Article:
Now, it is important to note that the color produced by this process might vary from one surface to the other. Typically, the color produced depends on the amount of lime present. In other words, the varying amounts of lime in the concrete are responsible for the marbling and mortling variegation present in the translucent stain pattern. Depending on the amount of lime present, you can get different earthy or stone colors such as rust, deep chocolate, amber, copper patina as well as golden colors. Acid stains are generally hard to reproduce because every concrete surface has unique properties that result in the development of unique colors corresponding to those specific properties. However, the most attractive feature of acid stains is that they are UV stable. As such, one can use them for both inner and outer floor surfaces alike.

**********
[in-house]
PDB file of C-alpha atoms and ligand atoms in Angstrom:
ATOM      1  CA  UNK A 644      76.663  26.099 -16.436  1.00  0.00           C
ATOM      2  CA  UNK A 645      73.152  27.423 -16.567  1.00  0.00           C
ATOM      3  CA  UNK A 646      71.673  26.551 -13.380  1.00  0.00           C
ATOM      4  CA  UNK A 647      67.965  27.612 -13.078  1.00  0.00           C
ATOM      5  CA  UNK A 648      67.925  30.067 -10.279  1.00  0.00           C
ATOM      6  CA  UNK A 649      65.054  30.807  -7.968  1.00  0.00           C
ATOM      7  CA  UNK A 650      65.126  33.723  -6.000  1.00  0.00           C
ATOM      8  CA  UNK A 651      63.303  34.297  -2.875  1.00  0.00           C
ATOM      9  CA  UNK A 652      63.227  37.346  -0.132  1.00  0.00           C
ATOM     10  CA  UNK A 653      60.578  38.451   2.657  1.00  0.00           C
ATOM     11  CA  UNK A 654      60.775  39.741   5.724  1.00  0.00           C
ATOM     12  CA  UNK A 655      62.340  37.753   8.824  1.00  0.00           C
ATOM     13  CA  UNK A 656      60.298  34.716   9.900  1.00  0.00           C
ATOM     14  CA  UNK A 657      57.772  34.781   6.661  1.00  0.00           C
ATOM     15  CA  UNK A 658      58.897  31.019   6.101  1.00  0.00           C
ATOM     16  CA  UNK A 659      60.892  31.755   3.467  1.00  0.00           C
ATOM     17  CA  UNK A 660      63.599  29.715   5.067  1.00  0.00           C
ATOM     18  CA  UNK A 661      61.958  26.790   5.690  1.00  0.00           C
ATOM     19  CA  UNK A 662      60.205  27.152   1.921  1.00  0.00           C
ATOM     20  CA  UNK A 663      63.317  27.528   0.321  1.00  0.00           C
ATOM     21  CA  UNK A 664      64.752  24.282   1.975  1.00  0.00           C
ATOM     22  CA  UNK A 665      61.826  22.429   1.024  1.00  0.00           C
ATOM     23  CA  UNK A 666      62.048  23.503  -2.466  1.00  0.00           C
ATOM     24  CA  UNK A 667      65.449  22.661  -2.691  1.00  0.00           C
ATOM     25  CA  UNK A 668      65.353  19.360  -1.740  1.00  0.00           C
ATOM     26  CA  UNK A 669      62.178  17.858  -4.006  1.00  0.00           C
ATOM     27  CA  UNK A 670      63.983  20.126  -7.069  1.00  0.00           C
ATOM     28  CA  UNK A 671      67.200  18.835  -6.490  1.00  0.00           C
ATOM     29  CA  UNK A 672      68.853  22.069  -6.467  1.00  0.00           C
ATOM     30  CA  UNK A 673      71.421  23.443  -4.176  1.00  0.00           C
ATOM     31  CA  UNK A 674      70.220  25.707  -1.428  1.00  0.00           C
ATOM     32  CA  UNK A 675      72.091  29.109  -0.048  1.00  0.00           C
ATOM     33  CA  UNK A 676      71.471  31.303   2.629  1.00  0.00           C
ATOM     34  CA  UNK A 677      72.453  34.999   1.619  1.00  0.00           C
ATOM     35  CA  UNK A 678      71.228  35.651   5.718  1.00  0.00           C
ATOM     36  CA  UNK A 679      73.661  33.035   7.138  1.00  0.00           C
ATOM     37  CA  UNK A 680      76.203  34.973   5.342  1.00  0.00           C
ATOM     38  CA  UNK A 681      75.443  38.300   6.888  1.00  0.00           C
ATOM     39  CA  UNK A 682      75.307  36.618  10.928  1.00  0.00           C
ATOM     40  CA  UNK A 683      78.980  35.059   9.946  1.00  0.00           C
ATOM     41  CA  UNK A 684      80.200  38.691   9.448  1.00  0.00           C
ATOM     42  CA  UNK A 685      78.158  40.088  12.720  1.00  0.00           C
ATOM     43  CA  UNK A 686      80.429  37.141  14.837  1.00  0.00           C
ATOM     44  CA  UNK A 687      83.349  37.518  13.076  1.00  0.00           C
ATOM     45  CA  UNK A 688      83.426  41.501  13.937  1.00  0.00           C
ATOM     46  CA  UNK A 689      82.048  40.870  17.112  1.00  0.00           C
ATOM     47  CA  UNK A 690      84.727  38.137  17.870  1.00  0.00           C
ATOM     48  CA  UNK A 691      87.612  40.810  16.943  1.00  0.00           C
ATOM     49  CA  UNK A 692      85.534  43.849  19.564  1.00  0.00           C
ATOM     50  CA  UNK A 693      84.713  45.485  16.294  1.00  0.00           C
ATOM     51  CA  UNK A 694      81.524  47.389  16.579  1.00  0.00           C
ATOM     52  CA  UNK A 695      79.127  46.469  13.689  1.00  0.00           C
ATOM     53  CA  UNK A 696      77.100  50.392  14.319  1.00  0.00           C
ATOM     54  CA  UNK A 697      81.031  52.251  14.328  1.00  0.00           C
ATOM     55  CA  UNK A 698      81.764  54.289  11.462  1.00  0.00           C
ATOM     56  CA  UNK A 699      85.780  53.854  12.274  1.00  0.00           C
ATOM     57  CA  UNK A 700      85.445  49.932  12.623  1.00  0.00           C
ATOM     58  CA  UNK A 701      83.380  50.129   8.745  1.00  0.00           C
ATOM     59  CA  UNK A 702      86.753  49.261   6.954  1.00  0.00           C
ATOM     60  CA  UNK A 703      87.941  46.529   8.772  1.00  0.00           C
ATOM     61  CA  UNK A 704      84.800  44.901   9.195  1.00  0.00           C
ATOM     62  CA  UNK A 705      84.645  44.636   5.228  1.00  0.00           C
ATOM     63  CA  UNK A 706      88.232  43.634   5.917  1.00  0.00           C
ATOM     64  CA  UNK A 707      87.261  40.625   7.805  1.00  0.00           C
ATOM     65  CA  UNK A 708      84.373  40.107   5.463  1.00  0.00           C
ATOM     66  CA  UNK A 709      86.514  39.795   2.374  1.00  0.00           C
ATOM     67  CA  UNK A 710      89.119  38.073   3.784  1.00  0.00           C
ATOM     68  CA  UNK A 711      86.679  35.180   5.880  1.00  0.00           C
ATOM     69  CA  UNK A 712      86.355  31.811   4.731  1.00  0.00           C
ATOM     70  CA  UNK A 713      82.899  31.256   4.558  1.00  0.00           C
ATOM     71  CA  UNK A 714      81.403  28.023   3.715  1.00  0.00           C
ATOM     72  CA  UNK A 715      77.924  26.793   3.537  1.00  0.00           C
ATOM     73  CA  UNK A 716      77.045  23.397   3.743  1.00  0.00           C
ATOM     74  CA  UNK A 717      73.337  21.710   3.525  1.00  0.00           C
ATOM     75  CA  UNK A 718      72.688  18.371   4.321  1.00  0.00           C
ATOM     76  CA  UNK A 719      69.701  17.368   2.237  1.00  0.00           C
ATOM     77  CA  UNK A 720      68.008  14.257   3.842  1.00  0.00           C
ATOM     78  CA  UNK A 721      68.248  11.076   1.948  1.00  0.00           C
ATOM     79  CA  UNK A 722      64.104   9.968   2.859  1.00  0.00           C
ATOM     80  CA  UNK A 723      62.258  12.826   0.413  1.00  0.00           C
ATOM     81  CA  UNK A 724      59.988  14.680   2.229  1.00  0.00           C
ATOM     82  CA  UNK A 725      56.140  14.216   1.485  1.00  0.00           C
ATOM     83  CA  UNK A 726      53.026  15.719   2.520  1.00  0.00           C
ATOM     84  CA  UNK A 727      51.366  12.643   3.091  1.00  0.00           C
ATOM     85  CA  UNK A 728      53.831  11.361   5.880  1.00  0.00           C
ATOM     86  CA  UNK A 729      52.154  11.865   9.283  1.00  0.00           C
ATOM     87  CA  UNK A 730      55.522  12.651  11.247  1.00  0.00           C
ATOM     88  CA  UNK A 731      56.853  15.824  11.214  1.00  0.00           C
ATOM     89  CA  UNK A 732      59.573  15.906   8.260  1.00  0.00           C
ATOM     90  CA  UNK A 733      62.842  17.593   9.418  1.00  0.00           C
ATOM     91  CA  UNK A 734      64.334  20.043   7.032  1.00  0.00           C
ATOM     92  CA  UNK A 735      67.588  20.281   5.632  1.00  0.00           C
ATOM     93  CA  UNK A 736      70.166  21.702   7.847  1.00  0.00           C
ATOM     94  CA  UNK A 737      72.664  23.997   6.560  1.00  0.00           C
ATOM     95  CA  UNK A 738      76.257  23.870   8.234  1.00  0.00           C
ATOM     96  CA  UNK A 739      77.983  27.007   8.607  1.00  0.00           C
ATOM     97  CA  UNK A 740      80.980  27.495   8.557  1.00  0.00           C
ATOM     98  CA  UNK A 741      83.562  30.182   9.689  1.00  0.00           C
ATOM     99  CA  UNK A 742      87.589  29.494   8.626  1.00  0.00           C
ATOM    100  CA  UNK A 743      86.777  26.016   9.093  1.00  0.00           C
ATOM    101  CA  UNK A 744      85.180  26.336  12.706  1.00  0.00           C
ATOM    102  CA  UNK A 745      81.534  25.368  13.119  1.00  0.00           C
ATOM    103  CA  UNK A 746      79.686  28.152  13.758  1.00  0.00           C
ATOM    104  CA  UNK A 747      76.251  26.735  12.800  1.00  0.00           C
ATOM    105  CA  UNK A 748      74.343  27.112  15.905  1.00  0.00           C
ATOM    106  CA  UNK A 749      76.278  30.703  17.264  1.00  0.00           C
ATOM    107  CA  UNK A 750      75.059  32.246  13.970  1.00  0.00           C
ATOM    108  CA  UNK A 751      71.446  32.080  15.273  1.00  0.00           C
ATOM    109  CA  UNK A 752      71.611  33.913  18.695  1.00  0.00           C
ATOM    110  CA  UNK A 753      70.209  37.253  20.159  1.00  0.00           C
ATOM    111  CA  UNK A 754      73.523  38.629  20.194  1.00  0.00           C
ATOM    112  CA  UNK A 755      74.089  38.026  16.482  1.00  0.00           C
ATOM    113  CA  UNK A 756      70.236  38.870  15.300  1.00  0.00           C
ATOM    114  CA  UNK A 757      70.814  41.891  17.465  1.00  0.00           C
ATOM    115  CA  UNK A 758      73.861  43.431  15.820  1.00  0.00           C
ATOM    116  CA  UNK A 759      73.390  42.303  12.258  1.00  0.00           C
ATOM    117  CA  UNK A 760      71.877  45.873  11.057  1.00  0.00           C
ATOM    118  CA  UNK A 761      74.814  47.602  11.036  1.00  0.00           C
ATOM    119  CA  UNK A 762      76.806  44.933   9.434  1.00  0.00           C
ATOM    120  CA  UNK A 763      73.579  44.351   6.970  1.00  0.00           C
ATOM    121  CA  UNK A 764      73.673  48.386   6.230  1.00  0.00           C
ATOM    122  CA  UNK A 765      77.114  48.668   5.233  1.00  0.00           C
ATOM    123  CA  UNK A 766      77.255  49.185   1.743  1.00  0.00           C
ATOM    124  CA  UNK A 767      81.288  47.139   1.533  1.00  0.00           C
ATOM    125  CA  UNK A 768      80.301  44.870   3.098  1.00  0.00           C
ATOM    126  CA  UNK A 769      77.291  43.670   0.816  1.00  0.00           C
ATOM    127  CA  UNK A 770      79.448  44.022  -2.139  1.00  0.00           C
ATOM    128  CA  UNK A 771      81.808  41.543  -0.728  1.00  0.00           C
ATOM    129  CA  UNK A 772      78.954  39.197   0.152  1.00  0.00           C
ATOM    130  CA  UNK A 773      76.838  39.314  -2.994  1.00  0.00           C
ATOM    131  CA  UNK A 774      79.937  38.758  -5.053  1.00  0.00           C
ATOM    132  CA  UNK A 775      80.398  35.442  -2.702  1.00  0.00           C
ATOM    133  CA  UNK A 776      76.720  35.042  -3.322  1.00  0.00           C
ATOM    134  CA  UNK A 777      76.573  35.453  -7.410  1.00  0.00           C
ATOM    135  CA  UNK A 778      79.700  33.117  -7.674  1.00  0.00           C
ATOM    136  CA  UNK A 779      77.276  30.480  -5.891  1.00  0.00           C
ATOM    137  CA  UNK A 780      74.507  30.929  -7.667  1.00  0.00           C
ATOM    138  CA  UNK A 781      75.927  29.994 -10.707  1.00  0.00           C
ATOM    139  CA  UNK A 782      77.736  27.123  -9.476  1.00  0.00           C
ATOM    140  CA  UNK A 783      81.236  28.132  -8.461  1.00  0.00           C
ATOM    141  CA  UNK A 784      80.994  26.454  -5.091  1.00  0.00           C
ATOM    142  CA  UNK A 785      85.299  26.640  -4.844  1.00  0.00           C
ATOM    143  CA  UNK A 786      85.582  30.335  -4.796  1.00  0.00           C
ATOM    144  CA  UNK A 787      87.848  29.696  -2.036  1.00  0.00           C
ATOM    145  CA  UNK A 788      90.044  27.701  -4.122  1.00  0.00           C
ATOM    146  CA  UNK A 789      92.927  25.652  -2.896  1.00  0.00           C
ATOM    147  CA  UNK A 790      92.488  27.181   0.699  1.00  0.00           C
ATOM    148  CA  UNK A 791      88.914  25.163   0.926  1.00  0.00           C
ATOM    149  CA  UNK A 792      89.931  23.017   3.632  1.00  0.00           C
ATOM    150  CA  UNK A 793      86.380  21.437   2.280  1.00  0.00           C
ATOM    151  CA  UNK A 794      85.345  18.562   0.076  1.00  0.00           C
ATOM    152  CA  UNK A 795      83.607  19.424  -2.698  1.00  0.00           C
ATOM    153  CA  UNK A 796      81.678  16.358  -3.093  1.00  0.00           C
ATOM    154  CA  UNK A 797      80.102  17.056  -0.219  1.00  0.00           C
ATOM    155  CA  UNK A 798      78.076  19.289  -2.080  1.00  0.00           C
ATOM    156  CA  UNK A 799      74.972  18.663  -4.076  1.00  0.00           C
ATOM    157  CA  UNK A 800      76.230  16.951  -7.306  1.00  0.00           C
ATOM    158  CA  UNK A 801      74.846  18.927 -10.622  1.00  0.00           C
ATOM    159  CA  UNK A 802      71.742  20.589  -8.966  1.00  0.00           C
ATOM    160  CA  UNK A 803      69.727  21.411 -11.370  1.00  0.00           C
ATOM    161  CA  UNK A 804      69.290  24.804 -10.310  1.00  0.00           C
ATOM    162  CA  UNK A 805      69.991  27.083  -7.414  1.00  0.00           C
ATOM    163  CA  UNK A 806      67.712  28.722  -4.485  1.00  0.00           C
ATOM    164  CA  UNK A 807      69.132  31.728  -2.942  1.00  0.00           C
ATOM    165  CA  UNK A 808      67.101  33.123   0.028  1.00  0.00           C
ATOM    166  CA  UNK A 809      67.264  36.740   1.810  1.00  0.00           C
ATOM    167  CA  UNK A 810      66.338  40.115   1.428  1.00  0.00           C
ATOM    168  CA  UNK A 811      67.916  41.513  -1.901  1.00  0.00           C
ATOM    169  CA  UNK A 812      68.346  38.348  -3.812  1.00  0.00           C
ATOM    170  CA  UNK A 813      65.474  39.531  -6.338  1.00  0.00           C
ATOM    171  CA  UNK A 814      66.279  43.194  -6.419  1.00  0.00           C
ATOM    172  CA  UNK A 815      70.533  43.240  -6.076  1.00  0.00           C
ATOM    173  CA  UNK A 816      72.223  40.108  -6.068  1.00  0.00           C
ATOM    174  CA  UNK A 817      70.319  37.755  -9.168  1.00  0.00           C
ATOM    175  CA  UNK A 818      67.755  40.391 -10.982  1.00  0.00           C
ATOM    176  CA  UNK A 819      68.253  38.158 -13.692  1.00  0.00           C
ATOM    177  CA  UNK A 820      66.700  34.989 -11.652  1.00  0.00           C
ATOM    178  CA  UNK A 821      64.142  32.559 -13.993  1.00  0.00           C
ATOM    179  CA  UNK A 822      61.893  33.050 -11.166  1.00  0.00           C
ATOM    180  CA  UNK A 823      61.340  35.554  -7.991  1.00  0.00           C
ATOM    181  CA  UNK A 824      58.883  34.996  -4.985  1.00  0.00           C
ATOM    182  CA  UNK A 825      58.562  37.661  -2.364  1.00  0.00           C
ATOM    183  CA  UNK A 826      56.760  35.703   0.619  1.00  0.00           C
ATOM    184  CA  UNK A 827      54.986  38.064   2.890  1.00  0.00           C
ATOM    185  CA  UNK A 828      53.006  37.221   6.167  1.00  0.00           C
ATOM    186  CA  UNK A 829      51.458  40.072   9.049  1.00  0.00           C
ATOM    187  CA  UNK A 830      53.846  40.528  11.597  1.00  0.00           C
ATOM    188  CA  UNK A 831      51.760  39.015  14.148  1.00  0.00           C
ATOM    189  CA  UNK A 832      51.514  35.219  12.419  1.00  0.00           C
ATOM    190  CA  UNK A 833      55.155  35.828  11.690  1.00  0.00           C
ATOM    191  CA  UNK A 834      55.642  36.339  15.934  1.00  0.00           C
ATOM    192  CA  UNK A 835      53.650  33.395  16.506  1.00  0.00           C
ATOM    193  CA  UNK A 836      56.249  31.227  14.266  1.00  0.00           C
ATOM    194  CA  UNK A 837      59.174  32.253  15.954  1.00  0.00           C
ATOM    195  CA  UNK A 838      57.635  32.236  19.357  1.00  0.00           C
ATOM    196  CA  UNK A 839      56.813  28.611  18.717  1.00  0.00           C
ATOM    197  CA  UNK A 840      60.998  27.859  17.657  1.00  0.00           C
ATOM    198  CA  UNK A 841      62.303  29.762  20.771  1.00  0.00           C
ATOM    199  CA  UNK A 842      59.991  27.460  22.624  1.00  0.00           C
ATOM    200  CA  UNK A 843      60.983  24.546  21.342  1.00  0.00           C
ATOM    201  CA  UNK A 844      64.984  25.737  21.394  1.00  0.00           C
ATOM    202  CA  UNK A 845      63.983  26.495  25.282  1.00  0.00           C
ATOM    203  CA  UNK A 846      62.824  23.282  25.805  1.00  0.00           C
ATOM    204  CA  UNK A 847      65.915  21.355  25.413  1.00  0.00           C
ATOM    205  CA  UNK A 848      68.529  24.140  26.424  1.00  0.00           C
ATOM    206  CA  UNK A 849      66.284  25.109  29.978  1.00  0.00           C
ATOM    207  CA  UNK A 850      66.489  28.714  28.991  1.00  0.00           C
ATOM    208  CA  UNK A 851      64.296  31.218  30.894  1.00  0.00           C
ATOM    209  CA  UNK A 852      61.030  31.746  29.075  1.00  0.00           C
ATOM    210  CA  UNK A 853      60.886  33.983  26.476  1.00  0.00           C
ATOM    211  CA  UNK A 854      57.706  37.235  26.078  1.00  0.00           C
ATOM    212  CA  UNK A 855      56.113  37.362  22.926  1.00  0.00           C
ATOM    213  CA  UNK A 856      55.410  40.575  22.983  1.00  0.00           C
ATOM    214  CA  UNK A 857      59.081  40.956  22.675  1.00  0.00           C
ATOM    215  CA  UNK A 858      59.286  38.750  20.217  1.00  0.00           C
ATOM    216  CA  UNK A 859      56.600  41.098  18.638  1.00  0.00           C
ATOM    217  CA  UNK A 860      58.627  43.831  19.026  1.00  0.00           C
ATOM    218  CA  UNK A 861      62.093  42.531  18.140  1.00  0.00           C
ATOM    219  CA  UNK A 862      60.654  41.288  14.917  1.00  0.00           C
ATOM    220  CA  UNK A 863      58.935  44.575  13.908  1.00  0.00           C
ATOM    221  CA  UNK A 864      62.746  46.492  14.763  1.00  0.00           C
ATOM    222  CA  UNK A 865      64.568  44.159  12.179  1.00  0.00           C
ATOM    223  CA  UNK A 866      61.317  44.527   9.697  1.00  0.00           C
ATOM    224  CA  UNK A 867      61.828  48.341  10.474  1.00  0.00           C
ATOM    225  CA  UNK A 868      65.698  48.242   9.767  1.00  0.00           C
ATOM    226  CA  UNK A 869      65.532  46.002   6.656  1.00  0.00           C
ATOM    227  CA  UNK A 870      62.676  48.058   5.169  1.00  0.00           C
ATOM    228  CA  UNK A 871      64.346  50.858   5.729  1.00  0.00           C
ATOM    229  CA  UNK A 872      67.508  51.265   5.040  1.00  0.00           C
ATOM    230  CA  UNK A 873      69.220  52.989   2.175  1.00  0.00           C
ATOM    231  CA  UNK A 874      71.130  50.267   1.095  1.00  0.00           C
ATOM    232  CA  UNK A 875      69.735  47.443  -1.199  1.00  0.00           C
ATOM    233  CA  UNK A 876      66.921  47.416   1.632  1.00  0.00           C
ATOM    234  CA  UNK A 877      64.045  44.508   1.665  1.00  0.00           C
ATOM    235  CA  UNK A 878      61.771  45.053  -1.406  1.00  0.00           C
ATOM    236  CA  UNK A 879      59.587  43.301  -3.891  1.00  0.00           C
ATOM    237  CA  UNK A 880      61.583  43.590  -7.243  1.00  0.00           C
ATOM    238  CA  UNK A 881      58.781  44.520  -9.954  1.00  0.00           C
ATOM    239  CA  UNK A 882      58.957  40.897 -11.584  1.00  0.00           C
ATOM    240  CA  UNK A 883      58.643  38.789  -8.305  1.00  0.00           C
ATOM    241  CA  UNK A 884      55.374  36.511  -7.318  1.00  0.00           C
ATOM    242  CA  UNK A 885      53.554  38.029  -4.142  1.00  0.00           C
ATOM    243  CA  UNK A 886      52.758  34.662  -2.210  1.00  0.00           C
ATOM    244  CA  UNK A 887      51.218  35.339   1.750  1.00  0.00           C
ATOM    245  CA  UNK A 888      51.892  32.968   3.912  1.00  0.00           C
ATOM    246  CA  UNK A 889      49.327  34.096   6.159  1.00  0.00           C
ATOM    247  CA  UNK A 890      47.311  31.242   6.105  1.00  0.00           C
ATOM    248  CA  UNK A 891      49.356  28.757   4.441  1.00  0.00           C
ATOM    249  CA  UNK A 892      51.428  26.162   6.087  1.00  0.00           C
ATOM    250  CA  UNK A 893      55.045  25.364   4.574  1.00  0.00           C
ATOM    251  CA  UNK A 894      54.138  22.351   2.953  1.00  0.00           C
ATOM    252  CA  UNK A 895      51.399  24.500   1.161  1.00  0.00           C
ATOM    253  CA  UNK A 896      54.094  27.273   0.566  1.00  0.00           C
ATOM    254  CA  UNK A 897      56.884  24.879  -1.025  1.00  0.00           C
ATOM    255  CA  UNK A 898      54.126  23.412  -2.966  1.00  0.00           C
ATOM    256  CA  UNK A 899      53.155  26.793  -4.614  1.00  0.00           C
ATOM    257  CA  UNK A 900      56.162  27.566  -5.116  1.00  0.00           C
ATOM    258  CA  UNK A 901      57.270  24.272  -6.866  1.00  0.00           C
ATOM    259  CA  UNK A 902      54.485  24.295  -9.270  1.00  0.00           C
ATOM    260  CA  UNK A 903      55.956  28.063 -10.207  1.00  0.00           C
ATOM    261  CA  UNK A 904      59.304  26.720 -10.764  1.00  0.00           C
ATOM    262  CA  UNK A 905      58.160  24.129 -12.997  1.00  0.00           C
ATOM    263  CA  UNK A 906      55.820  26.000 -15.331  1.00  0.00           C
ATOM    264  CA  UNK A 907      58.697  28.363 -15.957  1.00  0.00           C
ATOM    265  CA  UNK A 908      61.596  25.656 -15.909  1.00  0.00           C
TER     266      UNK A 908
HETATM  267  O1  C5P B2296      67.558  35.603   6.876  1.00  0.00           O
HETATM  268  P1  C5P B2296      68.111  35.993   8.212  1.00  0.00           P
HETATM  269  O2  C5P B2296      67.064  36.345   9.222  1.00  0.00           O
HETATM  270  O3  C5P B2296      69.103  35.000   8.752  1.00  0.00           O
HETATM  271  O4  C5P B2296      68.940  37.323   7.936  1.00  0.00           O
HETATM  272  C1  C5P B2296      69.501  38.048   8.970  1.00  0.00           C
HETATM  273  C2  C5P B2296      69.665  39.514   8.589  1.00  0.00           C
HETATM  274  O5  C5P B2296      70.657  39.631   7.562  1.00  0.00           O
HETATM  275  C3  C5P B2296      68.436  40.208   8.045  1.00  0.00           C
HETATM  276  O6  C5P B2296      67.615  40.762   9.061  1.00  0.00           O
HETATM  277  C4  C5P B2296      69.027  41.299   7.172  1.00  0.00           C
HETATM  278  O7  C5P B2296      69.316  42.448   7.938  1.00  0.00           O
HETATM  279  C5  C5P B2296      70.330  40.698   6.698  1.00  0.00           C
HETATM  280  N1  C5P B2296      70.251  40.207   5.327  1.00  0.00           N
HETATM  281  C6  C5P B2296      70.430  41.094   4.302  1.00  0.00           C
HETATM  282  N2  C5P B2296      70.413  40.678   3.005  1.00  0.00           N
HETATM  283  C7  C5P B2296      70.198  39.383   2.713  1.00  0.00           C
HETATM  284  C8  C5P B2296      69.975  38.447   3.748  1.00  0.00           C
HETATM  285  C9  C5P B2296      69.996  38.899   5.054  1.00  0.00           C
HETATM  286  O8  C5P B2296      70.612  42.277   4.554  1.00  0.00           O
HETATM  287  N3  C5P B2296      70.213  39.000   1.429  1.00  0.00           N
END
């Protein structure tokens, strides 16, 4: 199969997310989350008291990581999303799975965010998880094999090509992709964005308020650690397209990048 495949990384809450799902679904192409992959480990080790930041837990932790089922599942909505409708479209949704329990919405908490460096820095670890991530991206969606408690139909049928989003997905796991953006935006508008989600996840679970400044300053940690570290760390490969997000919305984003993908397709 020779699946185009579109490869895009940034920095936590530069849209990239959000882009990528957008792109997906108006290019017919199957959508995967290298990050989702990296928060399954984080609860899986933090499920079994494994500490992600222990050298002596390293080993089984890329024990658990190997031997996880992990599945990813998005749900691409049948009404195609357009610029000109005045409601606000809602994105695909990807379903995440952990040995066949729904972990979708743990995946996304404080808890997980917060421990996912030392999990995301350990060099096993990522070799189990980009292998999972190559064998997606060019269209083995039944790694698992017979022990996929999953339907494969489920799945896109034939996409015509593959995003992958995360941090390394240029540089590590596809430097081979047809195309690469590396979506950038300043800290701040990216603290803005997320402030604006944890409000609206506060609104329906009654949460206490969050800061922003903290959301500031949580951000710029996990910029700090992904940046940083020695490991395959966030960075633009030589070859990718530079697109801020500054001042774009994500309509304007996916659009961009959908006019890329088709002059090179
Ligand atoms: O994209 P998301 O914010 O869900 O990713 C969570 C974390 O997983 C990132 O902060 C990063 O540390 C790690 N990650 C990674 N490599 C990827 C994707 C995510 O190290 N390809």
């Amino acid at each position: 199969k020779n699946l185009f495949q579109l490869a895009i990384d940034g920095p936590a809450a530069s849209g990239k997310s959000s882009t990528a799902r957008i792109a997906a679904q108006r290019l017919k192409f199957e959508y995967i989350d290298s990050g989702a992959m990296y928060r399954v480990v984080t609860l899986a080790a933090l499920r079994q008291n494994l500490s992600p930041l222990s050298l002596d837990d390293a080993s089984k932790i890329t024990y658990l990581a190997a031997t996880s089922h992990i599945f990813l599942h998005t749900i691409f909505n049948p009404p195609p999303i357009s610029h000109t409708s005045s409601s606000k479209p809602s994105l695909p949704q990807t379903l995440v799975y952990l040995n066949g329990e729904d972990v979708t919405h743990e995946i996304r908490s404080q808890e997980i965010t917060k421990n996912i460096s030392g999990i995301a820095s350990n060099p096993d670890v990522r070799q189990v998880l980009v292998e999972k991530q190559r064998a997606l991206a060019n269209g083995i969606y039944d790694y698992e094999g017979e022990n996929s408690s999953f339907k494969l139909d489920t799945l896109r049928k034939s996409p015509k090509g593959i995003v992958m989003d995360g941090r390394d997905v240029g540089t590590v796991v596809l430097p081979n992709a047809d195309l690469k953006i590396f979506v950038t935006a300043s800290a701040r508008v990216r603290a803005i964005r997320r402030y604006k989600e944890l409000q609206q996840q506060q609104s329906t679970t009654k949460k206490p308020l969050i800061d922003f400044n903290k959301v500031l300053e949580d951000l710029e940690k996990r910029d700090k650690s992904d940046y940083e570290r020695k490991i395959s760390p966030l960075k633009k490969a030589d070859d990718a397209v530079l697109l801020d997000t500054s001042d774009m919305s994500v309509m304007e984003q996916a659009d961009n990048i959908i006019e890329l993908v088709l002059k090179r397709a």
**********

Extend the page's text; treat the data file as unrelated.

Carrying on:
A great acid-based solution that you can use to color floor surfaces is Patinaetch. This is a mildly water-based acid solution formulated specifically for concrete floors. In most cases, it gives variegated earth tone colors. It does not cover the floor surface the way paint does but rather works with it.
Solvent-Based Concrete Stains
Solvent-based concrete dyes are highly flammable. Because of this, one should exercise utmost care when using them. Safety issues aside, they produce strikingly bold and beautiful colors that are difficult to produce using the other two methods. Solvent based concrete dyes can be used either full-strength or diluted with solvents or water. Full strength dyes produce bolder colors while diluted colors produce paler shades. It is very important to remember to clean the floor thoroughly when using these dyes. A clean floor allows the dye to penetrate easily.
Water-Based Concrete Stains
These dyes are the most environment friendly of the three mentioned here. Generally, water-based dyes do not produce colors that are as bold as those produced by solvent-based dyes. However, because the finished color tends to appear soft and subtle, they are a great option for use in bathrooms and kitchens. In addition, while they are easier to apply and clean up than solvent-based dye stained floors, water-based solvents cannot hide surface imperfections as well as solvent-based dyes.